Rambam's commentary to the Mishnah (Sanhedrin 10:1) describes Moshe as "the most perfect of all mankind."  Is Caleb (and Joshua / Levites) more worthy than Moses to enter the promise land?  For me, this is a clear picture of how faith is the way to enter the promise land.     Our best, well intentioned efforts won’t suffice either, as we see in Deut 1:41-46 when the children of Israel decided to take the Promise Land by force as a vain attempt of repentance as we see in verse 45 which says “And you returned and wept before the Lord, but the Lord did not listen to your voice or give ear to you”.

Repentance (Teshuvah) is not just about fixing or being sorry for our sins, it is the direction of our being.  Teshuvah literally means "return towards".    When the Israelites attempted to take the Promised Land by their own sorry strength, they were still not facing the right direction - they were navel gazing, not heaven gazing.  

Devarim begins with Moses speaking to a new generation that may not have seen the exodus from Egypt, the fire on the mountain or heard God speak out from the fire.   They may not have understood how their sins will hamper their settlement in the Promise Land and thus Moses explains carefully what is expected.   He begins with a reminding rebuke of how sin was the reason they were stuck in the desert for so long but that even in their days in the wilderness God continued to protect them and deliver them from the hands of their enemies including the king Sihon of Heshbon and Og the king of Bashan ; according to tradition, king Og was a huge giant and over 500 years old (Midrash Rabbah Bamidbar 19:32 / Nidah 24b / Zohar, Bamidbar 3:184a-b).     

So despite overwhelming odds, HaShem was with His people at all times.  Moses may have been using their experiences with a giant (Og) as encouragement for the people to not be afraid when they take the Promise Land this time.  It was with great regret that the story of Giants in the Land from the spies caused Israel to disbelief and sin 40 years earlier but we see throughout scripture and certainly in our own personal lives, that we often face giants in the field before taking on the real issues (even bigger Giants) in our life.  Take for example King David.  David was confident that he could win over Goliath because he had already faced lions and bears and was ready for this new giant – with HaShem.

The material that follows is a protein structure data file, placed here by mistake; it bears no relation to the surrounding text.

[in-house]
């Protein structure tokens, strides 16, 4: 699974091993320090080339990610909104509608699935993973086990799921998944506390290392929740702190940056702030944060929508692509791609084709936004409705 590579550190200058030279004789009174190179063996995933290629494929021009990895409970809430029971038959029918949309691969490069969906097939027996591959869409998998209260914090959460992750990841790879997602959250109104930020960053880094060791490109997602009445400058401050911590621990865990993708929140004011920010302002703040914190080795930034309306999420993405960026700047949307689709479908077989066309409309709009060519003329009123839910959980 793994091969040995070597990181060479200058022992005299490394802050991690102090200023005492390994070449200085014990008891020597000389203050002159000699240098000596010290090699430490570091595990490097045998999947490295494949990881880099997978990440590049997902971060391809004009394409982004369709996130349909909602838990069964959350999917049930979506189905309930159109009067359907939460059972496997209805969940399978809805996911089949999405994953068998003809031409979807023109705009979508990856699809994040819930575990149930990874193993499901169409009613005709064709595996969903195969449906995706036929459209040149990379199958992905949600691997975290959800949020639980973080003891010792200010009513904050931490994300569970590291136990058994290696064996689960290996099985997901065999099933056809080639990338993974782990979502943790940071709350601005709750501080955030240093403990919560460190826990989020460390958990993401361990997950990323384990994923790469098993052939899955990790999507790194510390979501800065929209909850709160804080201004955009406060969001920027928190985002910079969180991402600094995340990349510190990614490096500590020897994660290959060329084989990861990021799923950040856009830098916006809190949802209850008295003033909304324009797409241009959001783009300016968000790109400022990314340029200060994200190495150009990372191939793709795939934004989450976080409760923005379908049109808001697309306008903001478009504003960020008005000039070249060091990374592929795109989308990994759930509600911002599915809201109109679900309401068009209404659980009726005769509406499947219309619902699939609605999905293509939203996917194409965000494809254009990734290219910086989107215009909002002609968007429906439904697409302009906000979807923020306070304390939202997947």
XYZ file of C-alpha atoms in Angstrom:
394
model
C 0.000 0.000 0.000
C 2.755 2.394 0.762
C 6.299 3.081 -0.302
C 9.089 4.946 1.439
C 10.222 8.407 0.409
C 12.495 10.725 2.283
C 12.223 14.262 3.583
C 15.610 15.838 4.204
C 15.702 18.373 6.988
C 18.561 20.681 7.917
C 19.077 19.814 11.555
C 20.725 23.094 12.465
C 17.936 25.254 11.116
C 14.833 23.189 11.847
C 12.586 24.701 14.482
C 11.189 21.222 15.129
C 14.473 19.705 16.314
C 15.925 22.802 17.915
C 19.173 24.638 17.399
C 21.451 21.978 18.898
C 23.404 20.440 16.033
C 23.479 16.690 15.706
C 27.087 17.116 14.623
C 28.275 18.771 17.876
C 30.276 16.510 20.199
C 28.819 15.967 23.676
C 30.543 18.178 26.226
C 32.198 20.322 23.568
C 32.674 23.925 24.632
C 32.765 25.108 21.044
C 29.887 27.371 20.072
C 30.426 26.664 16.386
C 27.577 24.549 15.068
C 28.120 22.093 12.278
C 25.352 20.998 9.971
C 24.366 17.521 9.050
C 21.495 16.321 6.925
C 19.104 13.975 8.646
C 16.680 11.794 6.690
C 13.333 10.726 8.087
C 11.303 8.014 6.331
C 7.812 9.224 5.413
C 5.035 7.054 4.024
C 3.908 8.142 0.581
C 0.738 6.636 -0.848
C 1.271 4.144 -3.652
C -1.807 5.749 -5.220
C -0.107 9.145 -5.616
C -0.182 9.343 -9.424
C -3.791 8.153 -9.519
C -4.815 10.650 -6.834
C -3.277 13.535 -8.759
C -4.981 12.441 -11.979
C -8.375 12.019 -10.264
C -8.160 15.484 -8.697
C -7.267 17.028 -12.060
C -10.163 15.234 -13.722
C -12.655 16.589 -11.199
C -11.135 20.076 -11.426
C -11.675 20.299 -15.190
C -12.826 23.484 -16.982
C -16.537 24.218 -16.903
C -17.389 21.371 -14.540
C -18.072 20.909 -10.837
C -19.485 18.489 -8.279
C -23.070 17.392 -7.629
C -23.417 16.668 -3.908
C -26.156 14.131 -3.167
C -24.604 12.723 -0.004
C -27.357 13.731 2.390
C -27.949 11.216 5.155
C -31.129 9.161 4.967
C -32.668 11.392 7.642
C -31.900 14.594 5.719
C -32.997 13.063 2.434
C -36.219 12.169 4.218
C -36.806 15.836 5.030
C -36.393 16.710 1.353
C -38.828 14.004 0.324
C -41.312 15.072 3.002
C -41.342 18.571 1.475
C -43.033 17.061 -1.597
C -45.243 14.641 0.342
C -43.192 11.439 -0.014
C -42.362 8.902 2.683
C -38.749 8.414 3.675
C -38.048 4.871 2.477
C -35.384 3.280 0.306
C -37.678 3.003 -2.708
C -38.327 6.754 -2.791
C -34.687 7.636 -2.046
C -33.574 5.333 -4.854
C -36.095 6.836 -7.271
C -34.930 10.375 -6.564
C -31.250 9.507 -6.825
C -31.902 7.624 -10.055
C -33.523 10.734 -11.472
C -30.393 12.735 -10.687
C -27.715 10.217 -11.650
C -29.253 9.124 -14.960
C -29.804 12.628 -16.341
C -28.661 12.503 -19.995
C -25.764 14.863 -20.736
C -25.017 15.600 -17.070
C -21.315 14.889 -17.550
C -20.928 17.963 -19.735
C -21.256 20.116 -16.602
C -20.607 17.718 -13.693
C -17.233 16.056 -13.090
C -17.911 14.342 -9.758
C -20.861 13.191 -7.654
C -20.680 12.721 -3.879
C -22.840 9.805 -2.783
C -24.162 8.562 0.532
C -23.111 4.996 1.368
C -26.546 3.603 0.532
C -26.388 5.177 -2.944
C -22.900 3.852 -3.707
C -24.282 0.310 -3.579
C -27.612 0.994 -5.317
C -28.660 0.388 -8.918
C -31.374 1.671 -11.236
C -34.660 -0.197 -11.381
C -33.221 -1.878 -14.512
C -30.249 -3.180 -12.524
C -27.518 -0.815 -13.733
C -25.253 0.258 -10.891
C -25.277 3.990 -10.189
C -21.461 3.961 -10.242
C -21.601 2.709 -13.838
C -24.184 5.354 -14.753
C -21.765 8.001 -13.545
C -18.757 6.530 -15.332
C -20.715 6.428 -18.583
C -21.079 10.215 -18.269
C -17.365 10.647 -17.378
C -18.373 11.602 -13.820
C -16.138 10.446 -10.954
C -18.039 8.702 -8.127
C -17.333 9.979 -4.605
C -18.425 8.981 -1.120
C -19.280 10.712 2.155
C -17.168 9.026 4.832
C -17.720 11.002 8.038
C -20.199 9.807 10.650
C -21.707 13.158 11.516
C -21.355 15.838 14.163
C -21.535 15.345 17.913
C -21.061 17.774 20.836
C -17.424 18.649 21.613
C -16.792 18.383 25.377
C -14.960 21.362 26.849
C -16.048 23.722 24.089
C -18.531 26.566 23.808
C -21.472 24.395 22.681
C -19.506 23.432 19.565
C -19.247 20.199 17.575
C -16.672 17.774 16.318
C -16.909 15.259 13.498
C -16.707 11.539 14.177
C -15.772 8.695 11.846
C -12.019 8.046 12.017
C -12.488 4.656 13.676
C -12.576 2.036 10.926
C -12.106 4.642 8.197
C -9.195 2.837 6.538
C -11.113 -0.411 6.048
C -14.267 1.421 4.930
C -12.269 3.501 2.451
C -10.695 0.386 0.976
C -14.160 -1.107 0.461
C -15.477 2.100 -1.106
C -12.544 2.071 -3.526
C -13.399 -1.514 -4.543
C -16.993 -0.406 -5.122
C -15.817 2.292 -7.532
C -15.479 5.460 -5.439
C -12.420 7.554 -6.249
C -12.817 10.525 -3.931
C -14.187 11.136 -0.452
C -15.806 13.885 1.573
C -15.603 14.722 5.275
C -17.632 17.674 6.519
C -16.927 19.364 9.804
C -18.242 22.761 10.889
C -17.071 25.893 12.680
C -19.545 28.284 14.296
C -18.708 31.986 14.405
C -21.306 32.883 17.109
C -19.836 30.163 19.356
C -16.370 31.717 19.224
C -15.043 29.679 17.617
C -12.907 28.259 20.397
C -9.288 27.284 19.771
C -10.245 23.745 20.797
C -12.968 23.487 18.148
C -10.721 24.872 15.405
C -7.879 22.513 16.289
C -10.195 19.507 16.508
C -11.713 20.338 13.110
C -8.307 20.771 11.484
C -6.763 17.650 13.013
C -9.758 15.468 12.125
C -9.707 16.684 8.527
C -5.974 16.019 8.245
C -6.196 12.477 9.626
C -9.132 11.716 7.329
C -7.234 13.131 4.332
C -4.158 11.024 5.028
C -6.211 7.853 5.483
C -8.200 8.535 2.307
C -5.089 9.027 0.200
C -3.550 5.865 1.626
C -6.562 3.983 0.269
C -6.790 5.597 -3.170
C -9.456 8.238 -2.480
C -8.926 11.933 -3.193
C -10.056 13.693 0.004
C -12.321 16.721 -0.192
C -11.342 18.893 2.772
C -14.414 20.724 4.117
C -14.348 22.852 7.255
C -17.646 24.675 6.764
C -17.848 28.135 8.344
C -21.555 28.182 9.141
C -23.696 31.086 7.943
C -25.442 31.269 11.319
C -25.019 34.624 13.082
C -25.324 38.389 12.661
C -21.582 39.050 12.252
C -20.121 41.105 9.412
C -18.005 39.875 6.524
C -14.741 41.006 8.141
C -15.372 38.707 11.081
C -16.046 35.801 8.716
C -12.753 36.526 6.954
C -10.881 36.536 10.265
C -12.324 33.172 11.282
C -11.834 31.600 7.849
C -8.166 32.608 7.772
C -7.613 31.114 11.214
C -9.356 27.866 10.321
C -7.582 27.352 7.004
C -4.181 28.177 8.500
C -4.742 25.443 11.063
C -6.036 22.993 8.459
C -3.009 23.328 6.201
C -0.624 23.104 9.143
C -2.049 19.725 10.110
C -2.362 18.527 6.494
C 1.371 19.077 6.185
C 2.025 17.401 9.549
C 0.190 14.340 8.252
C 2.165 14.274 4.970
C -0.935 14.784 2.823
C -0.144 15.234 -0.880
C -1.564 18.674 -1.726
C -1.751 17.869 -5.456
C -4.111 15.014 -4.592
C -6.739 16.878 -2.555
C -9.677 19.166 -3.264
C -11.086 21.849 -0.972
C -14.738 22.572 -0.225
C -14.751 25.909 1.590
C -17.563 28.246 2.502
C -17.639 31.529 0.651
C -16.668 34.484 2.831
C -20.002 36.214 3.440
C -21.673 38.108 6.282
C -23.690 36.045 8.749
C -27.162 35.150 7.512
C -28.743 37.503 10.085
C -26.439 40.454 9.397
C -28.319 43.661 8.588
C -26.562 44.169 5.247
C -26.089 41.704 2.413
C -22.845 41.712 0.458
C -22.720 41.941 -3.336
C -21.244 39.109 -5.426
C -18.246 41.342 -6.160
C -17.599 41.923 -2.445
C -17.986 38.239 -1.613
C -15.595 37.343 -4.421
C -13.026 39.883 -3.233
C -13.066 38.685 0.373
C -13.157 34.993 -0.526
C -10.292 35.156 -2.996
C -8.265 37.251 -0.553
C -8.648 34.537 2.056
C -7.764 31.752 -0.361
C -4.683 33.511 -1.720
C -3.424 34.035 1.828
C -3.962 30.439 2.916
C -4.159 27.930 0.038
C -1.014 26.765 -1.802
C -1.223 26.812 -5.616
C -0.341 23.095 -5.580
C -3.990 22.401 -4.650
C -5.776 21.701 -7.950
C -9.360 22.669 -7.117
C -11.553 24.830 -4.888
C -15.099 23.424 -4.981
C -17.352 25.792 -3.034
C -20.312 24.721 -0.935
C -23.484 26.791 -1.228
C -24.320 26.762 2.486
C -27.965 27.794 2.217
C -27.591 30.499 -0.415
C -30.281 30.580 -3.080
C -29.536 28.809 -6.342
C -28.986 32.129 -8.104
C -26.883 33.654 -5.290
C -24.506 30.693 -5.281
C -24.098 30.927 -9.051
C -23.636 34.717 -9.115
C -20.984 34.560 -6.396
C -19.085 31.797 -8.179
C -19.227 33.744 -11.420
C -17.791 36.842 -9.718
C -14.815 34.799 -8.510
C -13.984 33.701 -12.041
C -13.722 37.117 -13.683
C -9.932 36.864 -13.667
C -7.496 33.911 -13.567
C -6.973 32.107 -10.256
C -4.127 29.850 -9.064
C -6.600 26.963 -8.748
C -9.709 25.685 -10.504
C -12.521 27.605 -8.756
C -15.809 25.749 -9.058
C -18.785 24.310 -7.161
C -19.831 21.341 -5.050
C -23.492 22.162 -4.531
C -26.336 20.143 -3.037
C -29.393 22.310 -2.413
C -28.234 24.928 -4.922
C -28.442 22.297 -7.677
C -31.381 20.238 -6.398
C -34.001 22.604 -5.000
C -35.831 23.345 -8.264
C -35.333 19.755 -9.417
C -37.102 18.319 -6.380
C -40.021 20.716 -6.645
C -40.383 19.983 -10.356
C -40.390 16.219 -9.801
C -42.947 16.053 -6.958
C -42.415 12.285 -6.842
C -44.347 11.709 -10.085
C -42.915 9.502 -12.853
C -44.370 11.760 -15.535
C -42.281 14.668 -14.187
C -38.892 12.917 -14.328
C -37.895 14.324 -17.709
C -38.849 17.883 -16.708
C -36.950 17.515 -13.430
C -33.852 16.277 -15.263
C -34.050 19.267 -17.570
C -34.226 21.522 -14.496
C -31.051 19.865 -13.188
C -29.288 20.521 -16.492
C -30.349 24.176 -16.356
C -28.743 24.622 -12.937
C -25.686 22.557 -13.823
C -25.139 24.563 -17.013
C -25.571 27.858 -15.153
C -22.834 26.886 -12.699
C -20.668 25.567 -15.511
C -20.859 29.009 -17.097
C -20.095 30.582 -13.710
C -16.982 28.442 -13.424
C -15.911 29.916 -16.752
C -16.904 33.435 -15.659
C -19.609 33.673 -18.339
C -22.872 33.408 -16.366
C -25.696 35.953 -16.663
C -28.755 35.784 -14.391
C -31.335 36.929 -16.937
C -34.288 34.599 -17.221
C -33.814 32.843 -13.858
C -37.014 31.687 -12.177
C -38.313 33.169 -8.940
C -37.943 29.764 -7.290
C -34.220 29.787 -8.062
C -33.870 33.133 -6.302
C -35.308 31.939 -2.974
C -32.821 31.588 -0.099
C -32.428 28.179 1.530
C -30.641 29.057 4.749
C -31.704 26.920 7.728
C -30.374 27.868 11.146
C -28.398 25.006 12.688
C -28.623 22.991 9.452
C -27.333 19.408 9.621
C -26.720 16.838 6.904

In Deut 3:12 Moses is explaining how land had already been delivered to some of the tribes of Israel. This may have served as encouragement; in that settling in the Promise Land was not some dream that only happens to other nations. It had happened before and will happen again! It was not hope deferred but the fulfilment was to yet come – though it was close.

Some sages of the Sifre on Devarim suggest that the numerous place names listed in the first verse are not really true landmarks or geographical locations but were words to rebuke Israel of their sins in a code to keep their dignity.  Rashi stated  “These are the words.” Because they are words of admonition, he enumerated here all the places where they angered the Omnipresent; therefore he said the things obliquely, mentioning them in an allusive manner, out of respect for the dignity of Israel….”    When we read “Between Paran and Tofel and Lavan.” Rabbi Yohanan said: “We have searched the entire Scripture, and have not found any place called Tofel or Lavan. Rather, he rebuked them for the words with which they denounced the manna, which is white (lavan), saying “and we are sick of this spoiled bread” (Num 21:5). And for what they did in the wilderness of Paran in the matter of the Spies.”

Other points are:
1.     "In the desert" (בַּמִּדְבָּר ) – when they complained "if only we would have died in the desert" (Exod. 17:3)
2.     "In the plain" (בָּעֲרָבָה) - the sin with the Moabite women (and Ba'al Peor) in the plains of Moab (Num. 25)
3.     "Opposite Suf" (מוֹל סוּף) -  complaining on the shores of Yam Suf (at the start of the great exodus from Egypt)
4.     "Paran" (פָּארָן) - the Sin of the Spies, who were dispatched from Paran (Num. 13)
5.     "Tofel and Lavan" (תּפֶל וְלָבָן, "libel" and "white") - that is, their ‘libeling’ the white manna (Num. 21:5)
6.     "Hazerot" (חֲצֵרת) - that is, where Korach's mutiny against Moses took place
7.     "Di Zahav" - (דִי זָהָב,"too much gold") the sin of the Golden Calf.

The Parshah finishes on a GREAT message of encouragement. “You shall not fear them, for it is the Lord your God who fights for you” (Deut 3:22).  

So often we think we are alone in our battles against HaSatan, but it is the Lord who fights for us.  Victory was won on the cross and in Colossians 2:15 we read clearly “And having spoiled principalities and powers, he made a shew of them openly, triumphing over them in it.”

Shalom  Jon